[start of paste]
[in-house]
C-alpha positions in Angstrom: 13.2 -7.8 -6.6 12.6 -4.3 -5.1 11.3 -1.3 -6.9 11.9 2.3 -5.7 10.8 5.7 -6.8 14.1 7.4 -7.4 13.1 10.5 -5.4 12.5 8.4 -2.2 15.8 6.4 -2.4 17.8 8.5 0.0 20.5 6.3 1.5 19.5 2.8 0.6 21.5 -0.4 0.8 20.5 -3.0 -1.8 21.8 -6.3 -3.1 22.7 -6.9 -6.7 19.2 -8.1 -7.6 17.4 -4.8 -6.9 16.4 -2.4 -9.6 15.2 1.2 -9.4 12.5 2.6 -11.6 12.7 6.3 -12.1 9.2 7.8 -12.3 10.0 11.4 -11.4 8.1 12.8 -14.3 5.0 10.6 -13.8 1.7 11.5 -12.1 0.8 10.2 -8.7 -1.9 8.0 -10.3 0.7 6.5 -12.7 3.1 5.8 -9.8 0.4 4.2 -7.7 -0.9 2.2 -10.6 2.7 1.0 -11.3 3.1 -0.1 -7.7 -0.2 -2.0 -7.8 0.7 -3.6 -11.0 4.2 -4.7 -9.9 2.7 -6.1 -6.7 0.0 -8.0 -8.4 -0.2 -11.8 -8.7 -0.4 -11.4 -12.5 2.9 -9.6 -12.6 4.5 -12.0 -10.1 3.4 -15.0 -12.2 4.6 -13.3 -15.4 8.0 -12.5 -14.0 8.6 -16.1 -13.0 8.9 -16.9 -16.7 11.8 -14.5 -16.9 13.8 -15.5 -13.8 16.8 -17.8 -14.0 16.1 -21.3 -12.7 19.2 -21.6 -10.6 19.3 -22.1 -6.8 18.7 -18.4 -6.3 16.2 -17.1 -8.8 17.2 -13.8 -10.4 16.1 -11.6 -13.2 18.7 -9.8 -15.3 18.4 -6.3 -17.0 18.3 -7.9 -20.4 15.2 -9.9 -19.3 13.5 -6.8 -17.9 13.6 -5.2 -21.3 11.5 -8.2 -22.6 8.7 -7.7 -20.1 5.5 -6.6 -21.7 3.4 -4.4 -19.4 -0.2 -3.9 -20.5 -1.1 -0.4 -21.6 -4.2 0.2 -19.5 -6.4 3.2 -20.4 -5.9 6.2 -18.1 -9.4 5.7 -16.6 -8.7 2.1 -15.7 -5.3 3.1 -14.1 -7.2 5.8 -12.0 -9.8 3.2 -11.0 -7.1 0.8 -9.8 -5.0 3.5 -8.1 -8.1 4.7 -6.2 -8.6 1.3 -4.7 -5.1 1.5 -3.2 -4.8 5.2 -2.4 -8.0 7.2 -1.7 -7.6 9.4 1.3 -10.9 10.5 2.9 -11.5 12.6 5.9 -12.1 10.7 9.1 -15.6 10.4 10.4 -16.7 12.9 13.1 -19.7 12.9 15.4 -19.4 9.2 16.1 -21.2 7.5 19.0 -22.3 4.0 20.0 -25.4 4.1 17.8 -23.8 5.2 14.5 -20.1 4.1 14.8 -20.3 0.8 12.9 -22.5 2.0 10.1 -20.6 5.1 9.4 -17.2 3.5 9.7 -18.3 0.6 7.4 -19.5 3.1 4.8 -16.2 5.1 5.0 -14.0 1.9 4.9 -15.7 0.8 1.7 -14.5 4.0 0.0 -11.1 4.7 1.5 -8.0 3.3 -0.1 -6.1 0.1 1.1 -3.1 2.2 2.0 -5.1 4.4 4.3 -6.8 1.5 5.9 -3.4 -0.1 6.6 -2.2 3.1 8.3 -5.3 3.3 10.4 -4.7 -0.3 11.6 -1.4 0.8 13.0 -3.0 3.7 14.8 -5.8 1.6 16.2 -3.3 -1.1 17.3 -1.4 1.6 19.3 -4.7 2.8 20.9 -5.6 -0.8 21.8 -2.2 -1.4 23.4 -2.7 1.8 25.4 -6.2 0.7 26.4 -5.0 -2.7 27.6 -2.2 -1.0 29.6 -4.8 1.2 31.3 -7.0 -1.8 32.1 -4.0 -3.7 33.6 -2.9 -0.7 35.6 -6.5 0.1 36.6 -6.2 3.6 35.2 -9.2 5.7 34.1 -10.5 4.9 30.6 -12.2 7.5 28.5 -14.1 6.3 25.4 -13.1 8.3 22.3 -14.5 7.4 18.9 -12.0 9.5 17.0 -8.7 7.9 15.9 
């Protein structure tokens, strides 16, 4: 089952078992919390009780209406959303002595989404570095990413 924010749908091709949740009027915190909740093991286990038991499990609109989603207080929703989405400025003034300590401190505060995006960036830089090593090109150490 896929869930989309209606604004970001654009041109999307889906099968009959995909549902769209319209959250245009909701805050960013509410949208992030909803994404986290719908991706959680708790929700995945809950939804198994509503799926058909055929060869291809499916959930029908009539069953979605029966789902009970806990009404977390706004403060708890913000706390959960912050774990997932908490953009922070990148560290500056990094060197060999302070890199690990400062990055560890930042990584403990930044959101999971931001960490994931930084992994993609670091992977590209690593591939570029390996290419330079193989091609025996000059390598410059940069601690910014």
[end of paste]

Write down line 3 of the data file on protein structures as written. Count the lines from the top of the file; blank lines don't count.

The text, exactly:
């Protein structure tokens, strides 16, 4: 089952078992919390009780209406959303002595989404570095990413 924010749908091709949740009027915190909740093991286990038991499990609109989603207080929703989405400025003034300590401190505060995006960036830089090593090109150490 896929869930989309209606604004970001654009041109999307889906099968009959995909549902769209319209959250245009909701805050960013509410949208992030909803994404986290719908991706959680708790929700995945809950939804198994509503799926058909055929060869291809499916959930029908009539069953979605029966789902009970806990009404977390706004403060708890913000706390959960912050774990997932908490953009922070990148560290500056990094060197060999302070890199690990400062990055560890930042990584403990930044959101999971931001960490994931930084992994993609670091992977590209690593591939570029390996290419330079193989091609025996000059390598410059940069601690910014």